But I wasn't "that parent" about technology.  I've tried to judiciously express my concerns (in person) about creating a technology dependence with Kindergartners and have been met with a couple of looks of befuddlement as if I'm speaking another language.  That cross is one that we will bear an deal with it as we must.  My pseudo-angry letter (it really wasn't that angry...forthright, yes, but angry, that's not in me yet) was simply to express my sincere disappointment with the D'Nealean system for handwriting, which essentially is a bridge to learning cursive writing.  We love cursive, stand behind the school system 100% to include this in the curriculum, accept this as a challenge for the future.  The D'Nealean system, however, is forcing the issue now.  NOW.  In Kindergarten.  Rather than teaching handwriting to wee young minds who are still learning gross motor skills in a standard, understandable fashion (stick & ball, anyone?), the D'Nealean system teaches all letters on a slant, with those wretched little tails on everything: "fancy," if you will.  This means that my child's attempt at a letter "a" now looks more like a "q."  Her lowercase "b" now drives me nuts.  And, what do you know, there are two of them in her first name, which she writes a lot.  (She also likes to put a period at the end of both her first and last name when she writes them...on everything...and sometimes throws a question mark and even an exclamation mark in there for good measure.  Flair.) 

I know that not every Kindergartner can write upper & lowercase letters when they enter school, but I'm going to assume that most can.  In my mind, that means that most Kindergartners are now struggling to re-learn what they were already able to do and in a confusing way.  "No, children, you are not allowed to write your letters in a) the way that you have already learned or b) in a way that makes sense.  We're thinking of how you're going to be learning cursive in a couple of years, so let's start working on that now." 

I was able to grab a quick minute with our daughter's teacher and talk with her, and it was positive because (shock) she, likewise, has similar concerns about the D'Nealean system and told me so in an open and honest dialogue.  That was refreshing.  I didn't accuse her.  She didn't feel threatened.  And, we were able to talk about an issue that also happened to pertain to my child.  Even better, she gave me her blessing for me to express my concerns to the principal, not because either of us think that the school will thus drop this handwriting system but rather because you never know.  Administrators will periodically review the curriculum such as this, and if they have honest, meaningful communication with/from parents in regard to this (and other) issues, it will be part of their discussion.  I'm certain of this. 

And because I won't be "that parent," I made sure to end the letter with a heartfelt statement of appreciation for all that our school's educators do not only for my child but for the whole kit and kaboodle of them.  Because it's true...teachers, as a whole, are a bunch of people who I believe in.  And it doesn't hurt to tell them that once in a while, even when you're not thrilled with some choices that have been made.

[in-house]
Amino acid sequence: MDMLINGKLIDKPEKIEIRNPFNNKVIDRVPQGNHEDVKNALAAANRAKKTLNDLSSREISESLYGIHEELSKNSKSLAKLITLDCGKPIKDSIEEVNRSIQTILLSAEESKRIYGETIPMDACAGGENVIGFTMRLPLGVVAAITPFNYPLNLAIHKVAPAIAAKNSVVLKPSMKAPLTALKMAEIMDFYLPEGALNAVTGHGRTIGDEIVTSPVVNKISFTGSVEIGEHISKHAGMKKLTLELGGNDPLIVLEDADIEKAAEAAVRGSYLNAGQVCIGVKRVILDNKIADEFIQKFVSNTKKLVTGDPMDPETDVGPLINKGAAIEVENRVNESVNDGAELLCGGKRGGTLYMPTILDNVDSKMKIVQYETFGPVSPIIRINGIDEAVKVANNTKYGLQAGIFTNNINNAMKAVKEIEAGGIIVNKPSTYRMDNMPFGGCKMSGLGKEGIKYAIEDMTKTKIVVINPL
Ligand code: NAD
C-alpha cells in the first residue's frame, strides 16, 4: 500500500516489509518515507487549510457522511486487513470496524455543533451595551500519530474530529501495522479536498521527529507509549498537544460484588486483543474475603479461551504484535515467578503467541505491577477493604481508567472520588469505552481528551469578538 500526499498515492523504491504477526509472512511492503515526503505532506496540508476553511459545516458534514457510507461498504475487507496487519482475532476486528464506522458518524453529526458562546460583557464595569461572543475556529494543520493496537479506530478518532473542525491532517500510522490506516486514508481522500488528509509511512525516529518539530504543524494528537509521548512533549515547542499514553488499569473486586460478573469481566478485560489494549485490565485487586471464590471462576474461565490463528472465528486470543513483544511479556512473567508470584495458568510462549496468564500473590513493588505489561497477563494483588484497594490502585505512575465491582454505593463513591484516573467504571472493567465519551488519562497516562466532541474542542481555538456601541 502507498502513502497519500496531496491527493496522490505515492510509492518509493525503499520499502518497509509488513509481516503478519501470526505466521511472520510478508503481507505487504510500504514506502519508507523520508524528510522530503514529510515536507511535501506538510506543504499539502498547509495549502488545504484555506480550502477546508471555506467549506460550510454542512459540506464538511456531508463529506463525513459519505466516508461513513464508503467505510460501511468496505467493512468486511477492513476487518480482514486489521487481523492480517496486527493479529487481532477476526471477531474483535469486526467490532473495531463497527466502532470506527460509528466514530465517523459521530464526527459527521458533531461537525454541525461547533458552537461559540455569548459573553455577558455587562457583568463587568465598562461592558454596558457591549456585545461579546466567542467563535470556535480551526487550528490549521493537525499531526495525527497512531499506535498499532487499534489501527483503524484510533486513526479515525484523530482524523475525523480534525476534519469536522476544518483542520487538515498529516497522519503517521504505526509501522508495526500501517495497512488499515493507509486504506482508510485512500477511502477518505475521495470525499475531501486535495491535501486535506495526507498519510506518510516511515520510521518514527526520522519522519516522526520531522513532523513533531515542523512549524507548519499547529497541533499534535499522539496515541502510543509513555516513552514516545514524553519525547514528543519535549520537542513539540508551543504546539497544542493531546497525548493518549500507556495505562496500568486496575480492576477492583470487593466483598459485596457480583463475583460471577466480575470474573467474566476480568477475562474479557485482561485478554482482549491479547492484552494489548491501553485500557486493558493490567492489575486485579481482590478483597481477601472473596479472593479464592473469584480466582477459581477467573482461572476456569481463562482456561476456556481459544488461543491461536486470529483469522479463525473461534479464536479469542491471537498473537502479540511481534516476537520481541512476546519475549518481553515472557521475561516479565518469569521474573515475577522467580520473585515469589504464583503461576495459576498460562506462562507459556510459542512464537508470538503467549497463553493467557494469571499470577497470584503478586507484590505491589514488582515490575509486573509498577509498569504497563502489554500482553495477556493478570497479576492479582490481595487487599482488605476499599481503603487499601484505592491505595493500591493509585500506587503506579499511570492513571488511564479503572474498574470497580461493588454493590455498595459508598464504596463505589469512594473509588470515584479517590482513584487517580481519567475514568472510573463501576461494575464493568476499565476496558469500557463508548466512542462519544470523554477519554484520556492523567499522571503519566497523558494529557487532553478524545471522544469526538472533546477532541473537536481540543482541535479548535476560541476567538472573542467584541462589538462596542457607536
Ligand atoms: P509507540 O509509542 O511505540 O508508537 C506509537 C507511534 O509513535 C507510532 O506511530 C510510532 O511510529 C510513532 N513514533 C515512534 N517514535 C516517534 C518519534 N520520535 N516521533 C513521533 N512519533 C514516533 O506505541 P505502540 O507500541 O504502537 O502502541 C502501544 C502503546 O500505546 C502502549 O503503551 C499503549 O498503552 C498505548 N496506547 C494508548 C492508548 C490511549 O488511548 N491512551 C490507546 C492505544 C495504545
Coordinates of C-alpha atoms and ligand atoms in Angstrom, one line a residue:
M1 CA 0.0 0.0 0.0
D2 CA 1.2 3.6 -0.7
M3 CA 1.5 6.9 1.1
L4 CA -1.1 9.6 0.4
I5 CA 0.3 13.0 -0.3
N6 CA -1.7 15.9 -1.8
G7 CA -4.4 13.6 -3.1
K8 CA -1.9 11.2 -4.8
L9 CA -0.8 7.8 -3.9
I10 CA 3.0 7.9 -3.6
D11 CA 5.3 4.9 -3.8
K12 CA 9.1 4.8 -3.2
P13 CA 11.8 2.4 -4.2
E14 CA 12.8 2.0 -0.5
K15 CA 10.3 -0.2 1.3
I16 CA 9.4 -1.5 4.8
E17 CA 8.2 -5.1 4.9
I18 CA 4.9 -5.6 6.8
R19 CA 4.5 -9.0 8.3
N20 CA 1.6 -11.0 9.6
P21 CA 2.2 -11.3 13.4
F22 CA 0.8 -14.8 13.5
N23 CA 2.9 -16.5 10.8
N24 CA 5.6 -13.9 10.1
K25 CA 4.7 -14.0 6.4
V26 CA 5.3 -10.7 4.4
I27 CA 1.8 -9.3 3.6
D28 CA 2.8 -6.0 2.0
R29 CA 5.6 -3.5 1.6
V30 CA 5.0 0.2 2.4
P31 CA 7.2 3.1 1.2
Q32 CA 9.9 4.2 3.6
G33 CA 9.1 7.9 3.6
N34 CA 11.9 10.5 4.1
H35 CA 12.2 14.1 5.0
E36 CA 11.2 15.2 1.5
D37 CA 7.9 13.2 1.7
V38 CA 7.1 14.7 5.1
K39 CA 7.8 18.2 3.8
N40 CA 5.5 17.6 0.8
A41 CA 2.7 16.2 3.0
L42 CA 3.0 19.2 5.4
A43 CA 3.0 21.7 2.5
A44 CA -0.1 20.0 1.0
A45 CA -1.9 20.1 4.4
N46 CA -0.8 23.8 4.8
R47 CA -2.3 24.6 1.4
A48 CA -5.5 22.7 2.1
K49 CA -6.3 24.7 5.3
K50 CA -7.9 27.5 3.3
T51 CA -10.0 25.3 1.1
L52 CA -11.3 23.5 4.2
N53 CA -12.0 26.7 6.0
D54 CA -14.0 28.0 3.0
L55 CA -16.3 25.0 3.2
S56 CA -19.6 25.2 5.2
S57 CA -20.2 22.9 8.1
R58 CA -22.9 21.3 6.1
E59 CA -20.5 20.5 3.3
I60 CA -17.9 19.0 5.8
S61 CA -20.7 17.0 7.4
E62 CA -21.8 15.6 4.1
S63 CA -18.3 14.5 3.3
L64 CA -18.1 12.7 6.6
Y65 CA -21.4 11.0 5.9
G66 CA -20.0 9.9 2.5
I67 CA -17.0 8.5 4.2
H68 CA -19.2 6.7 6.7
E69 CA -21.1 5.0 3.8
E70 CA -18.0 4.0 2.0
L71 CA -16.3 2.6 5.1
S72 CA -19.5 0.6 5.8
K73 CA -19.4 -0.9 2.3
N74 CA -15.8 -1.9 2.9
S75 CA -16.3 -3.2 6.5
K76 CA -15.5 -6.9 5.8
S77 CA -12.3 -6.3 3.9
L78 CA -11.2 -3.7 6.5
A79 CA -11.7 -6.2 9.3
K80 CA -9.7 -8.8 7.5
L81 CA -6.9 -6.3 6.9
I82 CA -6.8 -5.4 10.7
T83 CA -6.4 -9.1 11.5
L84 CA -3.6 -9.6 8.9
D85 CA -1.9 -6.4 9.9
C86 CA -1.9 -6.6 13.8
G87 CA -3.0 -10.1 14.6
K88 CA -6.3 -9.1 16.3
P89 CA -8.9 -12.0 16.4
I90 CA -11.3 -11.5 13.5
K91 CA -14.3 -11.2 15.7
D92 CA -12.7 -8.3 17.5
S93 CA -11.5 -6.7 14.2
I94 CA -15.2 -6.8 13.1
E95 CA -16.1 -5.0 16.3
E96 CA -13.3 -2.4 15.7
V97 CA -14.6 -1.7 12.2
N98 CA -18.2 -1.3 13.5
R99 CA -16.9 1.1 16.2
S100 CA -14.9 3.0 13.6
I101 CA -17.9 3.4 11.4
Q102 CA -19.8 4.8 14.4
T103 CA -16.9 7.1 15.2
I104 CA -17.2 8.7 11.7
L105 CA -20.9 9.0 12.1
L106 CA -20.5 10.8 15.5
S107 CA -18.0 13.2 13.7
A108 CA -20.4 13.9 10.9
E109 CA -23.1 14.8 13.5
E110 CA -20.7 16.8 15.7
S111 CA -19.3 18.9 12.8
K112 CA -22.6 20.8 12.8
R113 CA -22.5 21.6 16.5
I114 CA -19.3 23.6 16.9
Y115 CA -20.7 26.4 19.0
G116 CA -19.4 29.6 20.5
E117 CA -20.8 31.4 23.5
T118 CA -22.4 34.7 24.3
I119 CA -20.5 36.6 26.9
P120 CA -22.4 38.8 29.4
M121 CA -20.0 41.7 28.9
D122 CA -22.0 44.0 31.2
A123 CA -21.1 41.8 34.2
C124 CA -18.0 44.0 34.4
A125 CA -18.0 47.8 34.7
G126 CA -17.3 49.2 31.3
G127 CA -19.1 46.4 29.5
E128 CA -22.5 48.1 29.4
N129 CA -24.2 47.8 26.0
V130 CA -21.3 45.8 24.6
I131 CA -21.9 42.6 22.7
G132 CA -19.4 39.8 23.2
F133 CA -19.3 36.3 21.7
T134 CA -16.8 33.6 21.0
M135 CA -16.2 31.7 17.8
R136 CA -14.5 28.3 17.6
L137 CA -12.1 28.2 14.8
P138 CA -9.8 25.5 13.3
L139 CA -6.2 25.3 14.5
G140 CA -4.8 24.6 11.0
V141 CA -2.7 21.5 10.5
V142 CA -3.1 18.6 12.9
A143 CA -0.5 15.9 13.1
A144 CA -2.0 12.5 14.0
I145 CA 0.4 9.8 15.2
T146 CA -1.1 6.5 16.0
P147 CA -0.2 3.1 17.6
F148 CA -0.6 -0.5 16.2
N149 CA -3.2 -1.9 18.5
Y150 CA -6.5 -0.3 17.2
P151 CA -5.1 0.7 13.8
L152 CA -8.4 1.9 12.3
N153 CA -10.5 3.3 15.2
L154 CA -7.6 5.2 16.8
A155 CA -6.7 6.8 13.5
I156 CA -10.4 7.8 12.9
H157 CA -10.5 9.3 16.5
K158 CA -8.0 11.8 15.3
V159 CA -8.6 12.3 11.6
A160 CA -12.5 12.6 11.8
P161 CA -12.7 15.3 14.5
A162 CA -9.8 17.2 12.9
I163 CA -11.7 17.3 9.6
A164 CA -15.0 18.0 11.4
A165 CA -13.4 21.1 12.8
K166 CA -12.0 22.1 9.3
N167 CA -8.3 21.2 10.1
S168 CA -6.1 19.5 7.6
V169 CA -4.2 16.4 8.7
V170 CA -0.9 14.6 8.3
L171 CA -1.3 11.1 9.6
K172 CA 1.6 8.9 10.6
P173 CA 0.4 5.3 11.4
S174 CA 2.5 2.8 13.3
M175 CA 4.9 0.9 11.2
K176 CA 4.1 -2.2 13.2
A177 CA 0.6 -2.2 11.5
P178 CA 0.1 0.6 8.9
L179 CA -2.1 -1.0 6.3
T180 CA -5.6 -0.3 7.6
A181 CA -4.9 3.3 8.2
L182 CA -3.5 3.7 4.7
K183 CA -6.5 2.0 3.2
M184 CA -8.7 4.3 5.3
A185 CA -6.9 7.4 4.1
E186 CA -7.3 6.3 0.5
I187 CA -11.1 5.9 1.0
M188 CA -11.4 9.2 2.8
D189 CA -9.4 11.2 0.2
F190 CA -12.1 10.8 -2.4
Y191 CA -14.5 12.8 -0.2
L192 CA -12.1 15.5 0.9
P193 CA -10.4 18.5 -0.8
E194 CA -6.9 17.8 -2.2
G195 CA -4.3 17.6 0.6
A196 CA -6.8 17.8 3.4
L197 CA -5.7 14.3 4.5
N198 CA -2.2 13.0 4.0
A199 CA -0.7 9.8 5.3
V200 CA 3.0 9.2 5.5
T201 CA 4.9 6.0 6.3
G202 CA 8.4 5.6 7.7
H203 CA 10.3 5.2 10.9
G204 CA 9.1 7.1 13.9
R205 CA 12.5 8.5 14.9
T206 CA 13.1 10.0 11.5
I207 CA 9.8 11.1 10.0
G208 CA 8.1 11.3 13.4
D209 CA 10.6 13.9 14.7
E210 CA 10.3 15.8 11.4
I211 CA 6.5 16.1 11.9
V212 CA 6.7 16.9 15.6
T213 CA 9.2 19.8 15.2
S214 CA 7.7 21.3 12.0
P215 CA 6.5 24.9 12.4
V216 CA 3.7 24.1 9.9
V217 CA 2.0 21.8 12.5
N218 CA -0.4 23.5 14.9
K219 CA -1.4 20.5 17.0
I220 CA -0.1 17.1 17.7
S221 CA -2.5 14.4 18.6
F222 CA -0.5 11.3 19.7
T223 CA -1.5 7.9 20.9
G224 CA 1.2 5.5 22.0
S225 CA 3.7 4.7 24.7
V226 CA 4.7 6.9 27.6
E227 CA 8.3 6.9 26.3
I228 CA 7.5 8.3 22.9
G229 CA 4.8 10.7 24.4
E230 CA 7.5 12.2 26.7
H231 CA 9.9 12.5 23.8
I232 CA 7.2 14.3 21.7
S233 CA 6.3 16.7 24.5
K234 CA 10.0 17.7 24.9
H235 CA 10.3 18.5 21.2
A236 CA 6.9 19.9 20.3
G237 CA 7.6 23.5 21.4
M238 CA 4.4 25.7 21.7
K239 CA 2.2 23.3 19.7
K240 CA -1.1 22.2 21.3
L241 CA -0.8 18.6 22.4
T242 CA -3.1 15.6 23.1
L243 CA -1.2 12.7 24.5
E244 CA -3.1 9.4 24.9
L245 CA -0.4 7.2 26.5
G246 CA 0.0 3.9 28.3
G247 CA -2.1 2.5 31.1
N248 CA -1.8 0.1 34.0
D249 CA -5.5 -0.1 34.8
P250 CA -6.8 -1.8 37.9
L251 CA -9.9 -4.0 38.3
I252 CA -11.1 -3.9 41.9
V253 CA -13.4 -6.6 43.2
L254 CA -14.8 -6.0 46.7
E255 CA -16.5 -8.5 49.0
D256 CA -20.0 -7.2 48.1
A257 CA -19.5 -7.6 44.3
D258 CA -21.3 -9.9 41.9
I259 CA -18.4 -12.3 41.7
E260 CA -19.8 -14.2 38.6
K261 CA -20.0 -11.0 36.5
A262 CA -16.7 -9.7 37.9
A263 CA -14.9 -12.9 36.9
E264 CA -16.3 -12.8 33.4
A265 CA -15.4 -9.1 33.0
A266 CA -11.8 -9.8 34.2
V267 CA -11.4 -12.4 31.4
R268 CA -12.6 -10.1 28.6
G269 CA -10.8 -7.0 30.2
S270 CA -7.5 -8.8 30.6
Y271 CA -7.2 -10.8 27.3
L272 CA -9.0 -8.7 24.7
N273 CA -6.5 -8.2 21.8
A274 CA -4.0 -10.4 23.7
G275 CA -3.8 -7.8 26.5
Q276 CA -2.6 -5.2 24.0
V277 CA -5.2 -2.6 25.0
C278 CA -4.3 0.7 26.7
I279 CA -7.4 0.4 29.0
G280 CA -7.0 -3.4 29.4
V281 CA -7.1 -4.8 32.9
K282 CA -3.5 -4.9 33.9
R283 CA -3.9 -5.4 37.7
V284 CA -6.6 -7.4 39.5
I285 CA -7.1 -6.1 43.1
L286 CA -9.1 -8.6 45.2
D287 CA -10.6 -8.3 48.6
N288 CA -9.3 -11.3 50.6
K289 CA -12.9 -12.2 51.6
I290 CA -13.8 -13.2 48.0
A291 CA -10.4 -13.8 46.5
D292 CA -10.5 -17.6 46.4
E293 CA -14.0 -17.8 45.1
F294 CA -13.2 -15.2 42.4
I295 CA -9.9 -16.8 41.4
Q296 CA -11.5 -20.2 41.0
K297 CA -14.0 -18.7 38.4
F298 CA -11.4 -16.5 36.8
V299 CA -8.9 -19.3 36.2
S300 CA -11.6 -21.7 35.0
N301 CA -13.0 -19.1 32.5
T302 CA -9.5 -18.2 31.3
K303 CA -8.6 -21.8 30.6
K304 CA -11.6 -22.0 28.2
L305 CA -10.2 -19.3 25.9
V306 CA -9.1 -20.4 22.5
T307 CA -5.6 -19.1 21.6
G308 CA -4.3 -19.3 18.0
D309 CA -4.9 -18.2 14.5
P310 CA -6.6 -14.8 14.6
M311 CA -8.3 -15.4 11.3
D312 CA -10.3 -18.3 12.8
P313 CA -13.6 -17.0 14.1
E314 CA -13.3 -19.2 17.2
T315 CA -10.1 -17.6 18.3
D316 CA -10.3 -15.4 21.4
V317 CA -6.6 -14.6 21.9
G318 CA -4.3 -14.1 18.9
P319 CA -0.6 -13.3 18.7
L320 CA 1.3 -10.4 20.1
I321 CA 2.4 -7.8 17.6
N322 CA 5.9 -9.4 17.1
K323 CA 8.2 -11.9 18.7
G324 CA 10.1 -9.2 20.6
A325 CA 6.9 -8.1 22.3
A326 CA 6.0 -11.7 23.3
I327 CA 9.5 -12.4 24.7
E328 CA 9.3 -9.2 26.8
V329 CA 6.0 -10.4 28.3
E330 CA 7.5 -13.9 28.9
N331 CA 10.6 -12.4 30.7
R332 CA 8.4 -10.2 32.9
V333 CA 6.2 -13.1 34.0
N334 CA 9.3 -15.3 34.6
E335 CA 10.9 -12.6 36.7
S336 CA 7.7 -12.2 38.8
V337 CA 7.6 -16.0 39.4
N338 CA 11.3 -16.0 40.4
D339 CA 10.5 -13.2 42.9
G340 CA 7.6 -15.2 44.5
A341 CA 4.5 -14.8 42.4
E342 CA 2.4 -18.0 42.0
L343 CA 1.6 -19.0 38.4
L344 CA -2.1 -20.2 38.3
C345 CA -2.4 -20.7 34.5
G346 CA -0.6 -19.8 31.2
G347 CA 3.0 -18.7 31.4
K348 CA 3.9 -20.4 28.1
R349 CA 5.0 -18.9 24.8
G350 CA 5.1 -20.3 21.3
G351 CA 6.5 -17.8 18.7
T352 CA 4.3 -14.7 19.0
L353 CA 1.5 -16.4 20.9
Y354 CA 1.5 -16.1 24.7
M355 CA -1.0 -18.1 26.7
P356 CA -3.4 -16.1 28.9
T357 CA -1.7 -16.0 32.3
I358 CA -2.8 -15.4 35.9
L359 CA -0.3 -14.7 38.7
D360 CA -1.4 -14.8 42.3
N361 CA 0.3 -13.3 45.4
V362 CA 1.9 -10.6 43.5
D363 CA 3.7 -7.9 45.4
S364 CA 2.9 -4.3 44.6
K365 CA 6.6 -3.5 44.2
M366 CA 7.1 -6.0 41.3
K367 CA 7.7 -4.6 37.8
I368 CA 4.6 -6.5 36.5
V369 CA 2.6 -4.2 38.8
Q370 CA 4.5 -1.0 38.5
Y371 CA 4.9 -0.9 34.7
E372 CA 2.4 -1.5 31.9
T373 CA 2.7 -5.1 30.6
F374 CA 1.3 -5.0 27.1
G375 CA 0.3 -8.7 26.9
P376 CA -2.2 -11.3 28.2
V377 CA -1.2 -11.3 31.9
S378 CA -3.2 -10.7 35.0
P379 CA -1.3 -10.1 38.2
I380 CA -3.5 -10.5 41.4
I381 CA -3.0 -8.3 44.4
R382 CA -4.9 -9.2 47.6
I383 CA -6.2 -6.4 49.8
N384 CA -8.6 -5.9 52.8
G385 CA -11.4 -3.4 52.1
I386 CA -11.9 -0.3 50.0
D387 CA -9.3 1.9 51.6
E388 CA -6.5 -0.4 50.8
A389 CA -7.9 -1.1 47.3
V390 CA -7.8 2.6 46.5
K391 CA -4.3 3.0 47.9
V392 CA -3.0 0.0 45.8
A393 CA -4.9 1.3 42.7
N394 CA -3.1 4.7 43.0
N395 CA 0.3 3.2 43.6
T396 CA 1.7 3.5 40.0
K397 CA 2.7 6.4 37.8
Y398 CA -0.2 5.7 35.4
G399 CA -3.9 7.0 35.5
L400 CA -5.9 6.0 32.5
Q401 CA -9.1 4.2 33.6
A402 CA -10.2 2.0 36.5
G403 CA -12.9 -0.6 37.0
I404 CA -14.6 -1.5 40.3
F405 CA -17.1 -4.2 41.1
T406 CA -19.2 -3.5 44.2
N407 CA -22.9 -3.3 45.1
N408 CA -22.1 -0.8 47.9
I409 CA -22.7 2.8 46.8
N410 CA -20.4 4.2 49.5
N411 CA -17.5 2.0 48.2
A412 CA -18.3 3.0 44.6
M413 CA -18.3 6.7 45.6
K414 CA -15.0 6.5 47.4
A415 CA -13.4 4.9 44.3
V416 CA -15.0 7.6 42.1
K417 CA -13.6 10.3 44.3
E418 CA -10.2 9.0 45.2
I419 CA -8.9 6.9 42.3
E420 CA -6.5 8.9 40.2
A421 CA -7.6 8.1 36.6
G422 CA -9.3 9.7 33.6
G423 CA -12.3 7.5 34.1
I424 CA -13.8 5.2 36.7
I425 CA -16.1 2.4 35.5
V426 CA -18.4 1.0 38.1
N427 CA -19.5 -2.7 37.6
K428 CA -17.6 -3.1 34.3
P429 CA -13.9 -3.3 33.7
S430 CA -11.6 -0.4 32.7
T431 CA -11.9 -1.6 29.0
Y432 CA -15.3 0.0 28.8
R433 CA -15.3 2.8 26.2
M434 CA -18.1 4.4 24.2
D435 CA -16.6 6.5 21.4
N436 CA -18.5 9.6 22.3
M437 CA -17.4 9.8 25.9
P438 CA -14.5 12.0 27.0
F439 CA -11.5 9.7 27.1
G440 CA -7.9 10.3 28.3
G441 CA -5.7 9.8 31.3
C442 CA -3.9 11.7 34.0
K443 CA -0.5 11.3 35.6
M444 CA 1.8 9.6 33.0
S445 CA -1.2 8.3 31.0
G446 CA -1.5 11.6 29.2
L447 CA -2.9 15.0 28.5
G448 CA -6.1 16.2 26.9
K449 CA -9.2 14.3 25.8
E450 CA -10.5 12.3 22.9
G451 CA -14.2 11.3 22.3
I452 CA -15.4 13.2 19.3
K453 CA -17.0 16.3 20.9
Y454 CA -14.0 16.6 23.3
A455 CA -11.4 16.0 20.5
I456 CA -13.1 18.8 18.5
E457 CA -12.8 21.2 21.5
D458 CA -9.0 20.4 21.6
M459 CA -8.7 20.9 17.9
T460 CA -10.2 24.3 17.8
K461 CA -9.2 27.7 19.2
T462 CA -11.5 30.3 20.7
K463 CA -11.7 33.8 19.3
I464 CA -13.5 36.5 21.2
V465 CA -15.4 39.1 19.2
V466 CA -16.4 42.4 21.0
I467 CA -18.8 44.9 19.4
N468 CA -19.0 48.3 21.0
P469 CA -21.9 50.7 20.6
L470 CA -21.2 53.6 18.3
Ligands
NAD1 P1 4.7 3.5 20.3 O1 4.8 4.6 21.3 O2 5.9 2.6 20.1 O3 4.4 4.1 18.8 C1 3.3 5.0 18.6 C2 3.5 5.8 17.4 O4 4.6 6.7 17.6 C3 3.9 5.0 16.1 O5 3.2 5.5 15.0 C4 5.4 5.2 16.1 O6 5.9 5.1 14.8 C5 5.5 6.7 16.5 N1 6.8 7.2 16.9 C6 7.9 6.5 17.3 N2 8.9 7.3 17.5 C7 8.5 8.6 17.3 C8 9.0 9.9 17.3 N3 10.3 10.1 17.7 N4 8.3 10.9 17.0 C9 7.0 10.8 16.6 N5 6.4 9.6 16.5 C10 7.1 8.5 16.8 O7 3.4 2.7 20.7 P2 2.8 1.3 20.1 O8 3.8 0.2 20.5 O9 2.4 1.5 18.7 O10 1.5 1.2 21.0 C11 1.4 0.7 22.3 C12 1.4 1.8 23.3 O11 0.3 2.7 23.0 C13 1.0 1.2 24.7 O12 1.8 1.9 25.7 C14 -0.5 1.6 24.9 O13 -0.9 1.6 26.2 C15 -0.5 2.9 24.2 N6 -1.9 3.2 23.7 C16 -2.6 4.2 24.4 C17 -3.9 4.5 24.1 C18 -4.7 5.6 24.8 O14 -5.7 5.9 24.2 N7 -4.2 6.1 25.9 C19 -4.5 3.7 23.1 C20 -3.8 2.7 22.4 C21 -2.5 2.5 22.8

But then again, I slipped a note to the school secretary on Thursday saying that #1 would be out of school on Friday because we would be "out of town," which we were when we went to the zoo.  So maybe I am, kind of, "that parent." 

Thursday, September 18, 2014


I'm off my normal routine.  In fact, I have been for a while...months even.

We live in a large enough neighborhood with sidewalks throughout, which gives us a couple of decent routes to walk and take the girls out.  Every summer that we've lived here, my routine has called for a daily walk.  When that gets tiresome, there is another neighborhood across the street that we often venture into and a park just a few minutes away with a decent loop. 

But I've been struggling with a compete apathy towards anything of this nature (in nature, so to speak).  I've been at a loss as to why I should bother.  It's an utter pain to squish both girls in the wagon what with lots of legs happening in a small space, which inevitably leads to bickering about whose feet go where.  Plus, they're probably around 70 lbs. combined.  Thank heavens for wheels, but that's enough resistance to make me forgo the walk entirely.  Call me a wimp.  I do. 

El problemo is, however, that I have this thing with food.  It's something of a love affair (scandalous).  It's the good kind of affair because the affection is mutual.  (You should see the way that those brownies are winking at me from the counter right now.)  But, when don't walk and continue to eat like it's 1999 (metabolism of a teenager, friends), things happen.

The idea of a diet has entered my mind again, in part because a friend is on one and the in-laws are working through their own, but I just can't stomach it (so to speak).  I won't do it.  Nope.  No diets here.  Change of lifestyle?  Yes.  Diet?  Get away from me, tempter of evil things.